It looks like Samsung did it again, just months after the company was caught boosting its benchmark result for its flagship Galaxy S4 device, the company is said to be boosting its benchmarks again, this time, for the Samsung Galaxy Note 3 that was launched a few weeks back. Last time round, a string of code called “BenchmarkBooster” was discovered by Anandtech, and suspecting that Samsung might pull off the same thing again, Ars Technica decided to do some investigating and found something similar.
Ars Technica discovered that despite having almost identical hardware with the Galaxy Note 3 N9005 (Snapdragon 800 version), the LG G2’s score was far behind. They then found that when certain benchmarks are detected, the CPU will be put on full throttle with all four cores running at 2.26GHz at all times; when idle, 3 of the 4 cores will shut off to conserve power while the fourth one drops down to 300MHz mode. It is not normal for benchmark apps to put all 4 cores to full speed.
Ars Technica then did some tweaking about on some of the most popular benchmarking apps, and found that the “normal” result is about 20% lower than what we see. This puts the benchmark scores on par with the LG G2. Read Ars Technica for the full in-depth discovery of Samsung’s boost that affects most popular benchmark apps including Geekbench, Quadrant, Antutu, Linpack, GFXBench and of course, Samsung’s very own benchmarks. If it’s any consolation at all, with all the boosters disabled, the Note 3 still outperforms the G2 in terms of benchmark results.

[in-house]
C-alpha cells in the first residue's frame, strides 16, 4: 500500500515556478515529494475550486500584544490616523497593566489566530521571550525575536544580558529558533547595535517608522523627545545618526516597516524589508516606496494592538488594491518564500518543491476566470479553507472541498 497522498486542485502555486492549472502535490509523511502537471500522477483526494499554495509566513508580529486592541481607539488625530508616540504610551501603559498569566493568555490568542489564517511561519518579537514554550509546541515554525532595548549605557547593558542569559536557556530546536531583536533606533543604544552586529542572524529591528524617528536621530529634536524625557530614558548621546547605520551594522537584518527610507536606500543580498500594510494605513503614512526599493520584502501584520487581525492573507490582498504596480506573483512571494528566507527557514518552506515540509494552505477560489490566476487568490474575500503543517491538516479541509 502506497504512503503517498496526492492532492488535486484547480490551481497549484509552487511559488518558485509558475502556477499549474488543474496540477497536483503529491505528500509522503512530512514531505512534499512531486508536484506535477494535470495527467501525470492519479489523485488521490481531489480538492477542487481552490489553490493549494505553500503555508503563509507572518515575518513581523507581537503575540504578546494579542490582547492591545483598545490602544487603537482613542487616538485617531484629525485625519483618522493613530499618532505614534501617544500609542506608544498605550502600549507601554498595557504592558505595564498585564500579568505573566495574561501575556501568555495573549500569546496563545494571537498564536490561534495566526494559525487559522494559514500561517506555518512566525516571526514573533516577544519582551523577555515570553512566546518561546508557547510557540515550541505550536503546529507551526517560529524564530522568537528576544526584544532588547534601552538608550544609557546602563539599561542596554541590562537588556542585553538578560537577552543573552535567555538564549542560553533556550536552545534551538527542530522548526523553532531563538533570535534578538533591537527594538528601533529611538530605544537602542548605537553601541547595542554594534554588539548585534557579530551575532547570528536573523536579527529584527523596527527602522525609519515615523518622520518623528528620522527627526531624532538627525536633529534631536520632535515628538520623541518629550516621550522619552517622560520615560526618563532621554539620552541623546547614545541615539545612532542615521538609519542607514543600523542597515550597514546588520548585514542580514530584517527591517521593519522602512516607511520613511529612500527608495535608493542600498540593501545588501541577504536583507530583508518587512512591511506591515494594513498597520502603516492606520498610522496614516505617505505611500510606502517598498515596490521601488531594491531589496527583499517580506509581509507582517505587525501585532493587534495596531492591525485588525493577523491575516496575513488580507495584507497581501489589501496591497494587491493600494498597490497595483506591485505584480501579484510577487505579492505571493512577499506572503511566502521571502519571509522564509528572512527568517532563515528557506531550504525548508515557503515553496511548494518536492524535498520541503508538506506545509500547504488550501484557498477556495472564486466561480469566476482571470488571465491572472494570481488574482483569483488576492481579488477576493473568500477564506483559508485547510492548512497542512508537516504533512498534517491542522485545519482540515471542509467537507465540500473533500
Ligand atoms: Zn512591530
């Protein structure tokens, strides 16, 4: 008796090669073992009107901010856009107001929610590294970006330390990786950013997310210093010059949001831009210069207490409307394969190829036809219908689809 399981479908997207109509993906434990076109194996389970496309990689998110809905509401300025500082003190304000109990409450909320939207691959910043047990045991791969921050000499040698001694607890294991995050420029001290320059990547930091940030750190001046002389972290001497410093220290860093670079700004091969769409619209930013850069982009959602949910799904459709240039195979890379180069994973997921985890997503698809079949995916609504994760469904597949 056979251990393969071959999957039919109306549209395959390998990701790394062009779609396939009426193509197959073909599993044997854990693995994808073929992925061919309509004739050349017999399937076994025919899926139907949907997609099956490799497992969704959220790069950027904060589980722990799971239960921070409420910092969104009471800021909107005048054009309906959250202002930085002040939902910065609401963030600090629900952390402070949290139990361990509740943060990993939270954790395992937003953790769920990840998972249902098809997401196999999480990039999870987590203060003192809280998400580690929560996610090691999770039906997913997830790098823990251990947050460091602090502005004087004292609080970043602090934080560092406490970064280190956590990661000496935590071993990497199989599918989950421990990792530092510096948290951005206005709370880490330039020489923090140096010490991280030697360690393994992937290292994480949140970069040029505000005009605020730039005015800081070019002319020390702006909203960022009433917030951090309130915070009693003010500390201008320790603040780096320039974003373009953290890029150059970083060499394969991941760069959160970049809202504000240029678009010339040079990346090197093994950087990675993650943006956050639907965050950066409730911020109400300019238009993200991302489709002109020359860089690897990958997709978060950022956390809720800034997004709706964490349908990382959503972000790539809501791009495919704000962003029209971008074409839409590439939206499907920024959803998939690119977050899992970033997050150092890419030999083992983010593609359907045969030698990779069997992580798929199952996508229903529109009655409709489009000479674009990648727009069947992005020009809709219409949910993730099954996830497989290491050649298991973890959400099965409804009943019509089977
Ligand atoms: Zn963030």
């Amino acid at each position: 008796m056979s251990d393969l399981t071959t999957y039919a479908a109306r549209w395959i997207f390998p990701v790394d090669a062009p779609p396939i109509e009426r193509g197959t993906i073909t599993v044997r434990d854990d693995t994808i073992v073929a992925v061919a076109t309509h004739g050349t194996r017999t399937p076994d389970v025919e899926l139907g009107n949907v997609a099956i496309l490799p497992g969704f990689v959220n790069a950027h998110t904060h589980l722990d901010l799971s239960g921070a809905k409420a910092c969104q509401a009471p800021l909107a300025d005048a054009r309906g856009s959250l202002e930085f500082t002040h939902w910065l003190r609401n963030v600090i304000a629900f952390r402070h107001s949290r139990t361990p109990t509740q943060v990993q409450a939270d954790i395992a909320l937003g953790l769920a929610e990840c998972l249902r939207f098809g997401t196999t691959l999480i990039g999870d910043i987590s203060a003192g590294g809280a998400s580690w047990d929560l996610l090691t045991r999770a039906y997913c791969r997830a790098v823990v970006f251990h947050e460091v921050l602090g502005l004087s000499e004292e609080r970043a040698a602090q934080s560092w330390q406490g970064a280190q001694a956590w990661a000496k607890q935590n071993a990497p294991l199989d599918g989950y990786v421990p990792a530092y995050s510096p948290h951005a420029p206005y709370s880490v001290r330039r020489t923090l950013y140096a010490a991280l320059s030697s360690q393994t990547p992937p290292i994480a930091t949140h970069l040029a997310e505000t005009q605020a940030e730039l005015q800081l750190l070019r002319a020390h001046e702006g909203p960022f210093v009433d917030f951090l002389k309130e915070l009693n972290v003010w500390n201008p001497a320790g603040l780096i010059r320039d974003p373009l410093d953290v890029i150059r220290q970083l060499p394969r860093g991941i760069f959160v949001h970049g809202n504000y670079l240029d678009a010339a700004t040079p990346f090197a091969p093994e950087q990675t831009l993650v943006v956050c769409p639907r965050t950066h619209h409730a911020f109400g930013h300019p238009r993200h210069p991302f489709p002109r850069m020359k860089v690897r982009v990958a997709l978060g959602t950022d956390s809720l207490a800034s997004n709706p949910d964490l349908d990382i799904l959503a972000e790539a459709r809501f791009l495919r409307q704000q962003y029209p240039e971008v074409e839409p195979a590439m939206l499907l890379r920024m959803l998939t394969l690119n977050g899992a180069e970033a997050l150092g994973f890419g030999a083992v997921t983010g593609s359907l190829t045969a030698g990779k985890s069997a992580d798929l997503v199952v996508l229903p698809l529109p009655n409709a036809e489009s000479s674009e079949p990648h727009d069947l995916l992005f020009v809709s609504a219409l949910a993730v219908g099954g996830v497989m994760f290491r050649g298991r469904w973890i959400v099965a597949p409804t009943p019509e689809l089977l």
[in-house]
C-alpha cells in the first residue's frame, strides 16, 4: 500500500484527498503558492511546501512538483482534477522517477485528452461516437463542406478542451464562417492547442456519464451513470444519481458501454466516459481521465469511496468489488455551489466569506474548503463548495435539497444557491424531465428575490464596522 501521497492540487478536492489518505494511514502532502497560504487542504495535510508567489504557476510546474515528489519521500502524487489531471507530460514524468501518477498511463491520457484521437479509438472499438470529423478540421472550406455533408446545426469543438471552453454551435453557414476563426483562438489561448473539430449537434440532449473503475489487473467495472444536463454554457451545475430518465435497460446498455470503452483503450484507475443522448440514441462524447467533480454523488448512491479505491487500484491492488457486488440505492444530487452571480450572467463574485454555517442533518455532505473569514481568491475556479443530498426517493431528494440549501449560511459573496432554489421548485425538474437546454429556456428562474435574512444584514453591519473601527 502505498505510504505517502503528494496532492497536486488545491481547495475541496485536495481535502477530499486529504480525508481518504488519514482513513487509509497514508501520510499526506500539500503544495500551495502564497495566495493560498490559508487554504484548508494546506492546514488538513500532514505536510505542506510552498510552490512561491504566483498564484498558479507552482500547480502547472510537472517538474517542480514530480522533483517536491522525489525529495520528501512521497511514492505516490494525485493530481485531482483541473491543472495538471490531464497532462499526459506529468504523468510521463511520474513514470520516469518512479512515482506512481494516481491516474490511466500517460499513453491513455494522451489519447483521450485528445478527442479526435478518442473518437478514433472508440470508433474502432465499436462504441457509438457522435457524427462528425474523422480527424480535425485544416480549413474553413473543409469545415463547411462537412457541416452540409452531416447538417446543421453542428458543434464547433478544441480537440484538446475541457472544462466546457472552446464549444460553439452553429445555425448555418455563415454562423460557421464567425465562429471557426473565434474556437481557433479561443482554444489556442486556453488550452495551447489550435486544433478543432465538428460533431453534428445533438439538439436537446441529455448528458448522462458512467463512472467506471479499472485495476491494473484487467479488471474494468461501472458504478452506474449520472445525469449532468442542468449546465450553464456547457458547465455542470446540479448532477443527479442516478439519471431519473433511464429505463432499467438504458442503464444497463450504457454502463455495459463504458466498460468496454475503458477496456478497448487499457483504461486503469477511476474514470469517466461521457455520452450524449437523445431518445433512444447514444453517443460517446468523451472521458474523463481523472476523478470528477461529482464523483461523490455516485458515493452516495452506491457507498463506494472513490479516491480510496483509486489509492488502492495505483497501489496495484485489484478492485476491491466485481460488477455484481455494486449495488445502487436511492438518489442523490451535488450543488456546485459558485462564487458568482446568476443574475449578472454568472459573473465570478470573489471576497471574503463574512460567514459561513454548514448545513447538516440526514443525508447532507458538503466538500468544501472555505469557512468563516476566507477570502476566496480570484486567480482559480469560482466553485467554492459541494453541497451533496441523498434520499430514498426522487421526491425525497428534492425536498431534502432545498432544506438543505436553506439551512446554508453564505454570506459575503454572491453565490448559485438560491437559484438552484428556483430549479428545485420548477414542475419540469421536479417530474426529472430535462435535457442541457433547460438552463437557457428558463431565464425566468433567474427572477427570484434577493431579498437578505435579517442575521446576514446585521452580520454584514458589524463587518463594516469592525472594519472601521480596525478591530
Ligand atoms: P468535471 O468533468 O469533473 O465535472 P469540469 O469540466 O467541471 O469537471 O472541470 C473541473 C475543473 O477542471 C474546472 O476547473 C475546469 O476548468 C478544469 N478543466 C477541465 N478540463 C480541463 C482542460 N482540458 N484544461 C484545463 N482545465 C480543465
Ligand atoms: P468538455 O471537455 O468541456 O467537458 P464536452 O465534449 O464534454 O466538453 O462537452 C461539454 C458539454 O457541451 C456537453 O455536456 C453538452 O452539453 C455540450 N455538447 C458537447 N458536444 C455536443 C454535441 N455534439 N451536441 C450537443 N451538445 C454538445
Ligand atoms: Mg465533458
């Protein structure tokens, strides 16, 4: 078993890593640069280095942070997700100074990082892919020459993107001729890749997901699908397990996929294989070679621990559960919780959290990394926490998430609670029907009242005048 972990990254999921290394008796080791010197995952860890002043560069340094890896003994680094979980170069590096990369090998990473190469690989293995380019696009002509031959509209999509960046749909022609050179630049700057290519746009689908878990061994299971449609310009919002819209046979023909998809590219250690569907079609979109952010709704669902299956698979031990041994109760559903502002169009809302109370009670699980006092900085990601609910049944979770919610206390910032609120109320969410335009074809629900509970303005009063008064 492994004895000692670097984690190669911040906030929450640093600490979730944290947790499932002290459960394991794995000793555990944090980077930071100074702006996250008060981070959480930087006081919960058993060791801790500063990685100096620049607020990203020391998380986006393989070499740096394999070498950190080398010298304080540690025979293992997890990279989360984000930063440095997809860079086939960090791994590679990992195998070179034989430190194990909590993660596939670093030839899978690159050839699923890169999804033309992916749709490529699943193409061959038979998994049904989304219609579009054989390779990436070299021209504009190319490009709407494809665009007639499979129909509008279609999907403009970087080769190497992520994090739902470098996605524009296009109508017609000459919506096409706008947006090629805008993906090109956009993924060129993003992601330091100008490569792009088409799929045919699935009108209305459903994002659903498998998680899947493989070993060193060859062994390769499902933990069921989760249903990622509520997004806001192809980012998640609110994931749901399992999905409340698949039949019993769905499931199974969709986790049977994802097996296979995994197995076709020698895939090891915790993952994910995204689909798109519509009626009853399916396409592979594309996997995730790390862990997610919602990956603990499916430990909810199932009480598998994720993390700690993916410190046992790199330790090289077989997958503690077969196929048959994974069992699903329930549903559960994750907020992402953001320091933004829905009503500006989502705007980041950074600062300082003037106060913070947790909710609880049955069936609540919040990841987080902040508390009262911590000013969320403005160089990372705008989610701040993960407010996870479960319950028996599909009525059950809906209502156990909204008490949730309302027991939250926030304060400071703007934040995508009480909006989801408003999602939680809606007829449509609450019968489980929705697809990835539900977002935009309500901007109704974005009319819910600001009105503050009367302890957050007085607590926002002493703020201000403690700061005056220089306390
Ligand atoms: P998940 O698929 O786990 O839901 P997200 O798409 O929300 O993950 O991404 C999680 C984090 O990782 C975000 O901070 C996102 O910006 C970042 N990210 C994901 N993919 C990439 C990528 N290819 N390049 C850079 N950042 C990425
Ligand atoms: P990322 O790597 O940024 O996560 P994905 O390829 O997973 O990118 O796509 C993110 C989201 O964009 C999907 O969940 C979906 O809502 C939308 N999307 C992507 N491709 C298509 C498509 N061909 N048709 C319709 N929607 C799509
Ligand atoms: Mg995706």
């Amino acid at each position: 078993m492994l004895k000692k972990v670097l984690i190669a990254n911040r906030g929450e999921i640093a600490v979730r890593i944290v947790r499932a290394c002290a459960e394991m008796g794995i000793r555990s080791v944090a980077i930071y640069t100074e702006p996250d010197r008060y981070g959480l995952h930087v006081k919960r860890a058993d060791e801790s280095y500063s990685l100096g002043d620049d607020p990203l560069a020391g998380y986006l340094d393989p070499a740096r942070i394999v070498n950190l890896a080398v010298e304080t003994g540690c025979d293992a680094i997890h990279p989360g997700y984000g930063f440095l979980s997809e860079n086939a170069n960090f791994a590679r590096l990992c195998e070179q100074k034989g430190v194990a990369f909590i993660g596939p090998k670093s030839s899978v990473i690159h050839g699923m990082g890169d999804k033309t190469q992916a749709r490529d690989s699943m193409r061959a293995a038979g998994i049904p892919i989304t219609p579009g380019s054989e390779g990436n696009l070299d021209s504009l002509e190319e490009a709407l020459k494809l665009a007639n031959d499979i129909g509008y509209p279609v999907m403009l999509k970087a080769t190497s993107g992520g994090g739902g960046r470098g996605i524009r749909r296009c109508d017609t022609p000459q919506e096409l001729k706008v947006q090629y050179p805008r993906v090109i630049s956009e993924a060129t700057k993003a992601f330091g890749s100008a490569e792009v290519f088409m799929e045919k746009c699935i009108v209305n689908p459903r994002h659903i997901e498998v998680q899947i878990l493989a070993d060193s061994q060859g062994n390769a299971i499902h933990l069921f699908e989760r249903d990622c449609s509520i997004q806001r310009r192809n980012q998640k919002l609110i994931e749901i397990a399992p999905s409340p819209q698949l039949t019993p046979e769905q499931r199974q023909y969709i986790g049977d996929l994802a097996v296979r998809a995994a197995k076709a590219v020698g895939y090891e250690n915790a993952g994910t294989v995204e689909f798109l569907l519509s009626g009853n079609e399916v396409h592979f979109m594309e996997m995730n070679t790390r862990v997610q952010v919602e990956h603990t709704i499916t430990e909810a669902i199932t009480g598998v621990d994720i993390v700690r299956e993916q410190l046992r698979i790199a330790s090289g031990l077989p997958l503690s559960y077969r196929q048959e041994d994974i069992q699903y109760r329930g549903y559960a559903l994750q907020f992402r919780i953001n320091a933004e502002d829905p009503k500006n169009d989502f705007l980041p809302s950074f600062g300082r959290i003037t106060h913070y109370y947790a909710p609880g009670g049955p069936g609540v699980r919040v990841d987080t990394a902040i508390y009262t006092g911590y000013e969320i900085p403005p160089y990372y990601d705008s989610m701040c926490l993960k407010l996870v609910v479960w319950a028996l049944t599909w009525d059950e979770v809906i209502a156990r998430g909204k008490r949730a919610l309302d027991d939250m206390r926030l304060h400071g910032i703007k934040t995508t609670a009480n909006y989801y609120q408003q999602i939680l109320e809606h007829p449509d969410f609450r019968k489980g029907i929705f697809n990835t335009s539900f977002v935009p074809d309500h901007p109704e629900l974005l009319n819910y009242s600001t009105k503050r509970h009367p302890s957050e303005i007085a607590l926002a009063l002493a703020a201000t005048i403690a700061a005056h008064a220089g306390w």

At the end of the day, benchmark results are just numbers and I guess with all 4 cores pushed to their maximum limit, you can get to see the maximum performance of the Note 3. Let’s see what Samsung’s response will be this time round.